There are numerous instances where absence of evidence is in fact validly taken as evidence of absence. The question is should this apply to God. Unsurprisingly I would say yes.


This message is a reply to:
 Message 300 by Blue Jay, posted 12-18-2008 11:45 AM Blue Jay has responded

Replies to this message:
 Message 305 by Blue Jay, posted 12-19-2008 1:02 PM Straggler has responded

  
kjsimons
Member
Posts: 667
From: Orlando,FL
Joined: 06-17-2003


Message 304 of 310 (491675)
12-19-2008 9:43 AM
Reply to: Message 301 by Agobot
12-18-2008 3:29 PM


Re: Happy, happy, happy
Hands down it's the theists all the way! Heck most religious people are extremely ignorant of even their own religion, it's pathetic.
This message is a reply to:
 Message 301 by Agobot, posted 12-18-2008 3:29 PM Agobot has not yet responded

  
Blue Jay
Member (Idle past 862 days)
Posts: 2843
From: You couldn't pronounce it with your mouthparts
Joined: 02-04-2008


Message 305 of 310 (491686)
12-19-2008 1:02 PM
Reply to: Message 303 by Straggler
12-19-2008 9:36 AM


Re: Reasonable Doubt?
Hi, Straggler.

Straggler writes:

Bluejay writes:

Absence of evidence is not evidence of absence.

Is this always true?

It's one of those things that's technically true, but that, on a practical basis, can be ignored when you're talking about a whole herd of buffalo. ;)

Obviously, the rules are somewhat different when you're looking for someting secretive and elusive (like a single mosquito or an immaterial God) than when you're looking for something blatant and big (like a hurricane or a herd of buffalo). It would also depend on the magnitude of the area you're searching.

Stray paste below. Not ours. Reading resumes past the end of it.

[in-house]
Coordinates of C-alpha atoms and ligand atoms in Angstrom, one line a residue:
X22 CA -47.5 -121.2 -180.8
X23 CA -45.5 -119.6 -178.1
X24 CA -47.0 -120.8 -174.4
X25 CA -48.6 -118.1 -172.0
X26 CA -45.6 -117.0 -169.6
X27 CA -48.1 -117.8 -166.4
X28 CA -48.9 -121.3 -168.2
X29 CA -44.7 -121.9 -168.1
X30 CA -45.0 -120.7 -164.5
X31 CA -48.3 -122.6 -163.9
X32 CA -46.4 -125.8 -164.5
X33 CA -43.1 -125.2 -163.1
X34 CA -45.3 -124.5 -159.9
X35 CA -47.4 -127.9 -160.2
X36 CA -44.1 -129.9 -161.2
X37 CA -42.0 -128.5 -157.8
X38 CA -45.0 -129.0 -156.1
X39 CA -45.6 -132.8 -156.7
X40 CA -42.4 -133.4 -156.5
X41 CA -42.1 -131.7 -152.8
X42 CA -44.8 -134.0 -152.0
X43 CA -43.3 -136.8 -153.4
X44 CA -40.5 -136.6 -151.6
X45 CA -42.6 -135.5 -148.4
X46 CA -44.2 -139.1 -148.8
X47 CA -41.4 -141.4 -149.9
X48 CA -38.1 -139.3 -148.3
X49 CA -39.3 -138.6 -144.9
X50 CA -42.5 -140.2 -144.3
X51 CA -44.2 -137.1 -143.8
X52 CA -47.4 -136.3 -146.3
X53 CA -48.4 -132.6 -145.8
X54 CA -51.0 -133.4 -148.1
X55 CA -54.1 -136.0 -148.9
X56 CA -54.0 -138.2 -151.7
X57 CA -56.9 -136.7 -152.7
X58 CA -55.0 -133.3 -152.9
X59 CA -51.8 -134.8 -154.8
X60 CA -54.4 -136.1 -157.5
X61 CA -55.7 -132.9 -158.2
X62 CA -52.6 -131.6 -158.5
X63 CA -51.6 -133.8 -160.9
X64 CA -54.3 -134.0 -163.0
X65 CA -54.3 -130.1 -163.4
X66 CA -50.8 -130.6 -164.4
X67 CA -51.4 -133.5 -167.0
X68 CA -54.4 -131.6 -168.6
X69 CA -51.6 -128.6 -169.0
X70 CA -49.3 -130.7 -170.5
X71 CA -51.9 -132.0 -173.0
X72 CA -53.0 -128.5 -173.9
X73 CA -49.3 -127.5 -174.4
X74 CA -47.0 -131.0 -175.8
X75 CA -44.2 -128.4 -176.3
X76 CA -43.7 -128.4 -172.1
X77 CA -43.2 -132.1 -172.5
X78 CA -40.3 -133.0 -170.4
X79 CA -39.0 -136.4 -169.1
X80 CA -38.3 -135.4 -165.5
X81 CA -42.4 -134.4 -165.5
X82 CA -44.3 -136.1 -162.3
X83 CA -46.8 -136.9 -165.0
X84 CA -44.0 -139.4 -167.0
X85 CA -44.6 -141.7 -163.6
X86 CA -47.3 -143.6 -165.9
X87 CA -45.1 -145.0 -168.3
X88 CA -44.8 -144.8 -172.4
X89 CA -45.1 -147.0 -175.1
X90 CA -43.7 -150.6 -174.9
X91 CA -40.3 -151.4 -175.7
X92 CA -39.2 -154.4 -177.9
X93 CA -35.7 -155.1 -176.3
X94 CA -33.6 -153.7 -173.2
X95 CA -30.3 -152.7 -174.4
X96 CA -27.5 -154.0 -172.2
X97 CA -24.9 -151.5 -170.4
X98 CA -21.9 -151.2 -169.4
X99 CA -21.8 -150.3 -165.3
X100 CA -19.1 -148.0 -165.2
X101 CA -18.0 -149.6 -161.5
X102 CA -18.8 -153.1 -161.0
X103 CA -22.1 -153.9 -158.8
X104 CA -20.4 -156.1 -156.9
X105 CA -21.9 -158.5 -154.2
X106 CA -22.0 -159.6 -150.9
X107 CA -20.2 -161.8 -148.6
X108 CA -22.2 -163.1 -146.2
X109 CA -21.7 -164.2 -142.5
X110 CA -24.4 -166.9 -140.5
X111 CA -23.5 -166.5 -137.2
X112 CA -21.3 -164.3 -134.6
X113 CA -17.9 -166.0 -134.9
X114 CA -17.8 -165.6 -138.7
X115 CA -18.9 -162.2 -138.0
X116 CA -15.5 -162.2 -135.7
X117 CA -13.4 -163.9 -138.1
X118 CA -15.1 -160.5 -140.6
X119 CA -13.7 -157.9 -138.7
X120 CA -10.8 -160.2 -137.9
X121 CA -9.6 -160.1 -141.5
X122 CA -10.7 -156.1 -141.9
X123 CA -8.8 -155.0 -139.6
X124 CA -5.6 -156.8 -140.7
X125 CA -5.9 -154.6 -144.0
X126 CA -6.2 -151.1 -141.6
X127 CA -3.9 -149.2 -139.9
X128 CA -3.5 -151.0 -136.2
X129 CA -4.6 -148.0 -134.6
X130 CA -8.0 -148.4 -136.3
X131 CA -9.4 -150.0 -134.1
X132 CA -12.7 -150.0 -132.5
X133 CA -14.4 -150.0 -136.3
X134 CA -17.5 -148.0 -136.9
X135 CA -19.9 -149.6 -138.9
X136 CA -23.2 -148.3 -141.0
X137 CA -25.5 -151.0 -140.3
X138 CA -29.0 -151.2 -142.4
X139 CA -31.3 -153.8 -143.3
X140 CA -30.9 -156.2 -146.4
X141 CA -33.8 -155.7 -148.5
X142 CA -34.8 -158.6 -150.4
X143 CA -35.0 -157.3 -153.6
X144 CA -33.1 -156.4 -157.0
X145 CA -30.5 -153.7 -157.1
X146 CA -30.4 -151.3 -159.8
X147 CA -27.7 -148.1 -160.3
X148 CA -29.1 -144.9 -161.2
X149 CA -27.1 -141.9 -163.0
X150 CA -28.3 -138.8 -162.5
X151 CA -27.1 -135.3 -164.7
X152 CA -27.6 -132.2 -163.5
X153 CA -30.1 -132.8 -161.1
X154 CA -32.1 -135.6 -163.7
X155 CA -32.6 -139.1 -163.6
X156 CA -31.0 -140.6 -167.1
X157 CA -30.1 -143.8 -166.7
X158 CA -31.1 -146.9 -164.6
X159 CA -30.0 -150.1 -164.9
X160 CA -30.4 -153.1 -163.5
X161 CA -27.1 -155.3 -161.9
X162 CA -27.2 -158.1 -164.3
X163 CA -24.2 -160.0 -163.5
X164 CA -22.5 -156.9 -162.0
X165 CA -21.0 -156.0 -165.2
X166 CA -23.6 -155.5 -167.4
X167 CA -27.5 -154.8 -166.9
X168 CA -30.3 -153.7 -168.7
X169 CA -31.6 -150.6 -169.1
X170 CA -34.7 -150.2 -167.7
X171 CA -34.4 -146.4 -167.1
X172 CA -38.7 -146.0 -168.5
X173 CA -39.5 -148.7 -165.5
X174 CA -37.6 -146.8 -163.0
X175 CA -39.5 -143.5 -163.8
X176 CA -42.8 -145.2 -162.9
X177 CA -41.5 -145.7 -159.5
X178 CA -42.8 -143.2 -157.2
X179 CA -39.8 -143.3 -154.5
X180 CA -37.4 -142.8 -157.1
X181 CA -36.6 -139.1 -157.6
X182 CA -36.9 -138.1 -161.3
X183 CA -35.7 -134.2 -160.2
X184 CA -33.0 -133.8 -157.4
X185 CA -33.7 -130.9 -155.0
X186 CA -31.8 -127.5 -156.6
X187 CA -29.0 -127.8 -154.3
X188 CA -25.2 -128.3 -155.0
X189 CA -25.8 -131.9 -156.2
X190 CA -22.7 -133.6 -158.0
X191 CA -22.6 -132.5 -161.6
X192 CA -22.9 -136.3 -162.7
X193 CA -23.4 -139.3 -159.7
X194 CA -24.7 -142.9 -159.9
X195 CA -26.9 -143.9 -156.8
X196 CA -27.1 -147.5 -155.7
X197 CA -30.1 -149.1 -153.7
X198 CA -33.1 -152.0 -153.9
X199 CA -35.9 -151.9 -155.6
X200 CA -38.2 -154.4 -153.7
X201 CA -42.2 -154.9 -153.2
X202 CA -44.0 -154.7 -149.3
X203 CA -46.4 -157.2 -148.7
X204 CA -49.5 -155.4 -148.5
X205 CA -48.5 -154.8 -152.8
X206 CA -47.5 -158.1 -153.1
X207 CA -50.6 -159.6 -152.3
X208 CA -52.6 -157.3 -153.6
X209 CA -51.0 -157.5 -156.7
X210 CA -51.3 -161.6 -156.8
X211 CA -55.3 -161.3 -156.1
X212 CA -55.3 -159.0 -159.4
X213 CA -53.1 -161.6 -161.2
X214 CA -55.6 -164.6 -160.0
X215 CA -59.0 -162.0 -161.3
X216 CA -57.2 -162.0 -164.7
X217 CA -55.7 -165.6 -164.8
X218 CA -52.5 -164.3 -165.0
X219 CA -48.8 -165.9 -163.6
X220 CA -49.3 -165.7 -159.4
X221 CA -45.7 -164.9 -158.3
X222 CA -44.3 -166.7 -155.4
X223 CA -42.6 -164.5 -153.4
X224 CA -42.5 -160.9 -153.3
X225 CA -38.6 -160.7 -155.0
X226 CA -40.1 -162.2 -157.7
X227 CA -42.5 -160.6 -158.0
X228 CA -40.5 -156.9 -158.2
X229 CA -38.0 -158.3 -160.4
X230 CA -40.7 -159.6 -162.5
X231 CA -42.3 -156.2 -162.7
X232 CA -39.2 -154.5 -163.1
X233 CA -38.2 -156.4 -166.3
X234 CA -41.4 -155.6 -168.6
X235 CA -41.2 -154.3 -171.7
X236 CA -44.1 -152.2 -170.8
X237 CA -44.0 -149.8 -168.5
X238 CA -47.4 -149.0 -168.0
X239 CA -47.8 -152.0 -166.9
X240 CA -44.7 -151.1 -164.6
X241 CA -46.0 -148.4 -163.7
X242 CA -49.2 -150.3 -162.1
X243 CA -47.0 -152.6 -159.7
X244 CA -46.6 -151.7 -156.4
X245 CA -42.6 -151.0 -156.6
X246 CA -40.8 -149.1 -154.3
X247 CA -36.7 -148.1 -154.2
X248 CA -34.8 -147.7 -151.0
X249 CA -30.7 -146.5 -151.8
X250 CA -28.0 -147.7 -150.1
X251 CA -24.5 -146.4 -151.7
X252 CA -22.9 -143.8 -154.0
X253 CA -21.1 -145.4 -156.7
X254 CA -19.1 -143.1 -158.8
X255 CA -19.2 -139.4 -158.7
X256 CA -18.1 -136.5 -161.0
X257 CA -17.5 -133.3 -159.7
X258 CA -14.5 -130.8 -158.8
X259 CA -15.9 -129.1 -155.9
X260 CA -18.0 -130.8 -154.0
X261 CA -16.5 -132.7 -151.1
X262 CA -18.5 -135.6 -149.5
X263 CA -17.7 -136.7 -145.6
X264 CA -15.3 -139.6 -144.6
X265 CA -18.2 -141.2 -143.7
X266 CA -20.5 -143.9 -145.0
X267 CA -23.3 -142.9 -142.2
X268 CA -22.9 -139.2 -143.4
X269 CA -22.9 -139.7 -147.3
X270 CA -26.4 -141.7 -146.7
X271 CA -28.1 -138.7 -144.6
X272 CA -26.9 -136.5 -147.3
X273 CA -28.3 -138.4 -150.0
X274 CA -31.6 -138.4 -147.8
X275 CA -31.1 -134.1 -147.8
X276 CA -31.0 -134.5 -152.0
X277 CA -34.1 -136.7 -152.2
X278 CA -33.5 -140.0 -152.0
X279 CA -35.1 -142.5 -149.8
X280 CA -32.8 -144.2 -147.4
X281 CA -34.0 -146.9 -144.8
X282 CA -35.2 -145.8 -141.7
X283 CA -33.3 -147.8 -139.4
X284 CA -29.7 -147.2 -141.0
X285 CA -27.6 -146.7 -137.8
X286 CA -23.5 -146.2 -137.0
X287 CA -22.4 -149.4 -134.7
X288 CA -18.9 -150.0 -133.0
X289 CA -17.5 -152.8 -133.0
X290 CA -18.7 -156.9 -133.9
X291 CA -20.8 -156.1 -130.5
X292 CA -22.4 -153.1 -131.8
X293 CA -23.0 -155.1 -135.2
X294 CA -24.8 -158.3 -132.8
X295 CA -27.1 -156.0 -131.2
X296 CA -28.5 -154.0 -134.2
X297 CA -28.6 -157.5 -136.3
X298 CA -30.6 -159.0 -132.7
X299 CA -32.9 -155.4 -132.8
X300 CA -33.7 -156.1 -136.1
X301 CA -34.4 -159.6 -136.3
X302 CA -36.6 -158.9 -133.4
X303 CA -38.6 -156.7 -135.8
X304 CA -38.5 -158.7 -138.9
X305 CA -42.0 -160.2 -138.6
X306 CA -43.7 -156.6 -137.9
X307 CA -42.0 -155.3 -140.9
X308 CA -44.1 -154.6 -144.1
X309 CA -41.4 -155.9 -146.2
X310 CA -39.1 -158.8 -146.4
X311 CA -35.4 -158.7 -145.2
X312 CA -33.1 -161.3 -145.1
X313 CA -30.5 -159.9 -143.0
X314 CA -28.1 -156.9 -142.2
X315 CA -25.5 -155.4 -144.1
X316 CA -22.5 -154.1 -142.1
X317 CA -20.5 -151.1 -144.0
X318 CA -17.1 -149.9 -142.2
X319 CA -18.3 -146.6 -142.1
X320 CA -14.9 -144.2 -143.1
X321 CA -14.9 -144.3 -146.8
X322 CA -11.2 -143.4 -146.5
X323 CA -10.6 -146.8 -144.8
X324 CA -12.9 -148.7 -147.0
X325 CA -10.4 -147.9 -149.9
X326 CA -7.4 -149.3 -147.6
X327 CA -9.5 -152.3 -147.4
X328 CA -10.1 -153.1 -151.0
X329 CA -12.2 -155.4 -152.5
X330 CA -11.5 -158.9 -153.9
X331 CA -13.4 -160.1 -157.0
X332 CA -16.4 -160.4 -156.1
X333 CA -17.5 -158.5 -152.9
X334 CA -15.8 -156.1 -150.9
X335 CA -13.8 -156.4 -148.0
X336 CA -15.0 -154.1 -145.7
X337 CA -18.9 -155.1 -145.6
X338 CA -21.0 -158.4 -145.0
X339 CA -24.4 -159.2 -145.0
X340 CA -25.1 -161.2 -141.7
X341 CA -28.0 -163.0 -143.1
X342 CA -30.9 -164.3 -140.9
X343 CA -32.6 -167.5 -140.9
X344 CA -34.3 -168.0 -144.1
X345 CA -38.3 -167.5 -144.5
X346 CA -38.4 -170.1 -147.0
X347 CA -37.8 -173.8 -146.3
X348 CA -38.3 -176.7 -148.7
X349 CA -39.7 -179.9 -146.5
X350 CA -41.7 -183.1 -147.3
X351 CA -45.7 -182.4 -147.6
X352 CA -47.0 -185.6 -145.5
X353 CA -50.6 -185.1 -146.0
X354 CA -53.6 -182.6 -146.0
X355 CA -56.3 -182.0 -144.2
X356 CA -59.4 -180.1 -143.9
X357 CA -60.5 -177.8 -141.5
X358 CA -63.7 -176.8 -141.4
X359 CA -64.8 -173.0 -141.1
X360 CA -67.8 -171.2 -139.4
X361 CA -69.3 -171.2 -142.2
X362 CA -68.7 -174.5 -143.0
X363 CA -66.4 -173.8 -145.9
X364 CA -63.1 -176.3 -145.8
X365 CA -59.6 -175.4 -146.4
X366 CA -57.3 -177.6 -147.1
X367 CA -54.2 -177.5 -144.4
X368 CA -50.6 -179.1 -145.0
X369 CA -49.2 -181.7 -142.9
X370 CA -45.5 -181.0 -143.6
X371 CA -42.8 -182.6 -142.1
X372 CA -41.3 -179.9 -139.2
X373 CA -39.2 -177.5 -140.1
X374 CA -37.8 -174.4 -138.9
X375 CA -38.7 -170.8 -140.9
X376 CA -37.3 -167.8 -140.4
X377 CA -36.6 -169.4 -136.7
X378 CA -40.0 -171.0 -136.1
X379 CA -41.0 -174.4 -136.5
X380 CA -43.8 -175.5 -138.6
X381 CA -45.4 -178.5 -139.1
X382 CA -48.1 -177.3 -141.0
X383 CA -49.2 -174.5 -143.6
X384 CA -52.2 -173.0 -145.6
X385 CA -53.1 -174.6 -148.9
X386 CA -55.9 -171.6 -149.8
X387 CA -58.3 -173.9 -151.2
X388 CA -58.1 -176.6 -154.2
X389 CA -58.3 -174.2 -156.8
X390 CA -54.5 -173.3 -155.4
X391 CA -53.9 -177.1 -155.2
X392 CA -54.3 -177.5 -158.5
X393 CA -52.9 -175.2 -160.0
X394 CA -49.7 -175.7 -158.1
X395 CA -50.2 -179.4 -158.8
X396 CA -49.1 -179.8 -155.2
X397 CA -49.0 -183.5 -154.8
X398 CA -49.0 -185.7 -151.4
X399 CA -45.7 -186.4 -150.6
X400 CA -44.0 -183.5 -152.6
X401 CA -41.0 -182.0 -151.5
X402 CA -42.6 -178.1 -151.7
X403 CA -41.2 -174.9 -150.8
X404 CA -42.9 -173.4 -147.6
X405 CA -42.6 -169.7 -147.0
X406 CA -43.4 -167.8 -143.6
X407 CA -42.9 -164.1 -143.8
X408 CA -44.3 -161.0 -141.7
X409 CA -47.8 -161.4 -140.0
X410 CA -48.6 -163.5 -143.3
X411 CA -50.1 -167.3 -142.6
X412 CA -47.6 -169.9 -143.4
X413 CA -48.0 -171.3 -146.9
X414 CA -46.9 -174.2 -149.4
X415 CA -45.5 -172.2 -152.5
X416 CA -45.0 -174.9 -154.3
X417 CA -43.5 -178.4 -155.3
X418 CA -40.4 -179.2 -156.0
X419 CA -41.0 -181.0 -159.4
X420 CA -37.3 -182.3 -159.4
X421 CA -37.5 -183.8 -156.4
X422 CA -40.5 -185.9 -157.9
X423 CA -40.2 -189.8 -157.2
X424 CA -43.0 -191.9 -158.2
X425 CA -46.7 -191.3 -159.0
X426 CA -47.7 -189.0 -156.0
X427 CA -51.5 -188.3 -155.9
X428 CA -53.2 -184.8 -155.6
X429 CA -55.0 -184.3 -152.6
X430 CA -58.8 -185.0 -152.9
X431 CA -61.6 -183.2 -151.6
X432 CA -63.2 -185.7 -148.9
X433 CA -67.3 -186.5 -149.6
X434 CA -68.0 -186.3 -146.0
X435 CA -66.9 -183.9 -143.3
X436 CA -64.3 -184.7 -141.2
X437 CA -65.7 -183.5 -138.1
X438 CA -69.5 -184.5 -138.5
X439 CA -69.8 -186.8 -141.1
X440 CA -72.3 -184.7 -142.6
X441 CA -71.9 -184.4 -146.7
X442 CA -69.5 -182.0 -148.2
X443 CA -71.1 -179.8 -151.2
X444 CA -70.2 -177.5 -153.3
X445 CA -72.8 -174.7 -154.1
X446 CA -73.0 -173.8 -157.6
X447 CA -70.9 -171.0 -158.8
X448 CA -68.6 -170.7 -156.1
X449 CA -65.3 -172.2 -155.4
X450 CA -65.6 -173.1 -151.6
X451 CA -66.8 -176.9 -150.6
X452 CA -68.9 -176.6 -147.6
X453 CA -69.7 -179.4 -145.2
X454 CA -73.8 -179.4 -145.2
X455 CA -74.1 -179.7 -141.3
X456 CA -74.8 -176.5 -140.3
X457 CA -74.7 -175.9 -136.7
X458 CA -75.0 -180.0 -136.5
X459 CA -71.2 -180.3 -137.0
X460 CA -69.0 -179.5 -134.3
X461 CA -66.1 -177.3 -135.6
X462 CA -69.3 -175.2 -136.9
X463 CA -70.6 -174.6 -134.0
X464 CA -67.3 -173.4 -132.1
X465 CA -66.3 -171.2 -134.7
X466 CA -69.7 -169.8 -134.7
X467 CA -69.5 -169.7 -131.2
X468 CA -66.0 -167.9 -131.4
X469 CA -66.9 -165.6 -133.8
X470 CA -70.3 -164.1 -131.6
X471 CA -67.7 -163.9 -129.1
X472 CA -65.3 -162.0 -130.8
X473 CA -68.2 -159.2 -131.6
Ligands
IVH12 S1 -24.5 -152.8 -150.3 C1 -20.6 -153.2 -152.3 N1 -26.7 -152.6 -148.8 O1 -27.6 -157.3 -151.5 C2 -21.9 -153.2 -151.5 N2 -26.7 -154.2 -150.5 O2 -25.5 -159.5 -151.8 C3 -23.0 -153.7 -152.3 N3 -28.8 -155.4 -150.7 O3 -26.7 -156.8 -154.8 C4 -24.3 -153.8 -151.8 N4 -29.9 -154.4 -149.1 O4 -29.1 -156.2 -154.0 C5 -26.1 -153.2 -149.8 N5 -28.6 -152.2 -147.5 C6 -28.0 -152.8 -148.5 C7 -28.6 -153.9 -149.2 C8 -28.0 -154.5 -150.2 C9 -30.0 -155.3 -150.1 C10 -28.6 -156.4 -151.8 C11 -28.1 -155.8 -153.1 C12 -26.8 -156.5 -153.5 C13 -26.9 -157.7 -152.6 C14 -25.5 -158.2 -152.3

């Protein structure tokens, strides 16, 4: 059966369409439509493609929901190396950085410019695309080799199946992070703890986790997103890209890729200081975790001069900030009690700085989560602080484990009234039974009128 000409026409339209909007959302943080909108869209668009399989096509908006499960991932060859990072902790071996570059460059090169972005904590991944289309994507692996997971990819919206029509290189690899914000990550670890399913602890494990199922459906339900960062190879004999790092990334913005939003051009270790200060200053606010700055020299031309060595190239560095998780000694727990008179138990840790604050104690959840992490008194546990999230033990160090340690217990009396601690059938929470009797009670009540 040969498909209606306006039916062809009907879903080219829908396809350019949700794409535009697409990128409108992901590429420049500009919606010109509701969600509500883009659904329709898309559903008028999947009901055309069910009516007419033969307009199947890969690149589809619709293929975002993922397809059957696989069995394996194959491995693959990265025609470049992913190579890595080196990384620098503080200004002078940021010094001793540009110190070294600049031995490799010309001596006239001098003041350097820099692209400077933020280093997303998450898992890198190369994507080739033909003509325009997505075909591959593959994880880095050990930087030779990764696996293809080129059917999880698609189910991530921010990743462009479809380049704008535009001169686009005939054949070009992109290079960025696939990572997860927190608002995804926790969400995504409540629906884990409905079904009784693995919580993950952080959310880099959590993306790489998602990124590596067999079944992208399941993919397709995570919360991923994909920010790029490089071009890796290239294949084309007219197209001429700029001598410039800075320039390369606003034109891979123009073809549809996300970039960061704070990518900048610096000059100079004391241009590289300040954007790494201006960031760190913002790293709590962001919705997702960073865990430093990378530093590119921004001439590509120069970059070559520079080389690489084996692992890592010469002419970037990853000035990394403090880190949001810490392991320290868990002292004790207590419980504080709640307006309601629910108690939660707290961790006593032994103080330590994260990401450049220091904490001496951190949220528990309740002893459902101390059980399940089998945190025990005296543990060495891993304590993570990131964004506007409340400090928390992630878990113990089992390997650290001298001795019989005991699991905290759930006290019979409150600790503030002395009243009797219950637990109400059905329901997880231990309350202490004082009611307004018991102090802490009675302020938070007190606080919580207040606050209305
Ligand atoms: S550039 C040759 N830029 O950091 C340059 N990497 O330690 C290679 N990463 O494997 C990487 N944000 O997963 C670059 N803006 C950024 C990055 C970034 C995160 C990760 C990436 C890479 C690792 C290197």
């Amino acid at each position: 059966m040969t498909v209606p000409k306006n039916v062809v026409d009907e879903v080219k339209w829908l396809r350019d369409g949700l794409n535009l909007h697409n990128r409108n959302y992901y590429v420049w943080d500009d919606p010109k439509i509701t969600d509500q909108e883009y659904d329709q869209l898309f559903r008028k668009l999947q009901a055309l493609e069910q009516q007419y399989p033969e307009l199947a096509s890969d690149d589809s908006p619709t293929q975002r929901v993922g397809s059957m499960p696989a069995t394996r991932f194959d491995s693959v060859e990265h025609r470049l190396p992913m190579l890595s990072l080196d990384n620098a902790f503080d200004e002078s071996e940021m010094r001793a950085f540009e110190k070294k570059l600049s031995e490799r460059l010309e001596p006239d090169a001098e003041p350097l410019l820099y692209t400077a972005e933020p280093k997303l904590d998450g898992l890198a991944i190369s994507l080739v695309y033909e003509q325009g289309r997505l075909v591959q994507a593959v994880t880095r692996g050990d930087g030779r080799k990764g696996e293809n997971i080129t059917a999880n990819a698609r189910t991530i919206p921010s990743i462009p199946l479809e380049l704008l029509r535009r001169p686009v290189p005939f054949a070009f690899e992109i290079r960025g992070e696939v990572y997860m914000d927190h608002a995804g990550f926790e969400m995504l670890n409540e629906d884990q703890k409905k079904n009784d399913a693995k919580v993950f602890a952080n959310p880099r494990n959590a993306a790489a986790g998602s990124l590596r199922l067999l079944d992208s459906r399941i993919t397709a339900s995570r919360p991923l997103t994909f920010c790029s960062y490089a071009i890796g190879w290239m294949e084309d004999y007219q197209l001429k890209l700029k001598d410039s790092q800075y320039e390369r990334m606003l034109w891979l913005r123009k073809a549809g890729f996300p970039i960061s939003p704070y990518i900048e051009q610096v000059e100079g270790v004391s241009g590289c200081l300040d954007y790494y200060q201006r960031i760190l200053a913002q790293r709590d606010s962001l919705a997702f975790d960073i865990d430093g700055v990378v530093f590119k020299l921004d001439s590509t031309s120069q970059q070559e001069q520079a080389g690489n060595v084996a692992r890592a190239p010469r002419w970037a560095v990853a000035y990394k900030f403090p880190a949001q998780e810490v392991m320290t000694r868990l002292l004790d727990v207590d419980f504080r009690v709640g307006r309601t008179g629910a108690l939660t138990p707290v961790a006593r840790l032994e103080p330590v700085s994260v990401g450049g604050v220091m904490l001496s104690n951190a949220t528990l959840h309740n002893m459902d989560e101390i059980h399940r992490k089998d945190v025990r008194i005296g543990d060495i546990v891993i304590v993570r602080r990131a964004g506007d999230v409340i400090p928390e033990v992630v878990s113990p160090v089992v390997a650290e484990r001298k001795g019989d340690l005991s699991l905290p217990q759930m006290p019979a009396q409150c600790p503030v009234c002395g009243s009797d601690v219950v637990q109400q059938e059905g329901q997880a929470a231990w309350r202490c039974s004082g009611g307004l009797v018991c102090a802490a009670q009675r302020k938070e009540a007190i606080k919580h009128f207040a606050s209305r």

Exactly where God should fit on the spectrum is anybody's guess.

As I argued before, I think the absence of evidence is sufficient to rule out the widespread usage of God as an explanatory hypothesis for natural phenomena. But, His non-existence is a different question, and would require the proven absence of a whole lot more evidence, I think. :D


-Bluejay

Darwin loves you.


This message is a reply to:
 Message 303 by Straggler, posted 12-19-2008 9:36 AM Straggler has responded

Replies to this message:
 Message 308 by Straggler, posted 01-25-2009 6:43 PM Blue Jay has responded

  
Agobot
Member (Idle past 3694 days)
Posts: 786
Joined: 12-16-2007


Message 306 of 310 (491860)
12-23-2008 4:28 AM
Reply to: Message 285 by onifre
12-17-2008 1:03 PM


Re: Reasonable thinking is not the same as reasonable doubt
onifre writes:

I was trying DMT(Dimethyltryptamine ), I had an out of body experience where I could literally look back at myself and view myself as if it was reality. I mean absolutely no difference than me staring at my laptop right now. Reality as anyone would describe it. I was however, able to levitate off the ground and go around me sitting in a chair, remember as if it were reality, and I walked around the house I was in, which was my first time in that house and yet I knew where to go throughout the house. When I came to I was able to describe the house perfectly, we were writing everything down, in detail.

Since then I have had a few dreams where I've been able to do the same thing. Twice was in a hotel and I stilll knew where to go when I walked. No drugs. Total 5 times, including the DMT experience.

Hi onifre,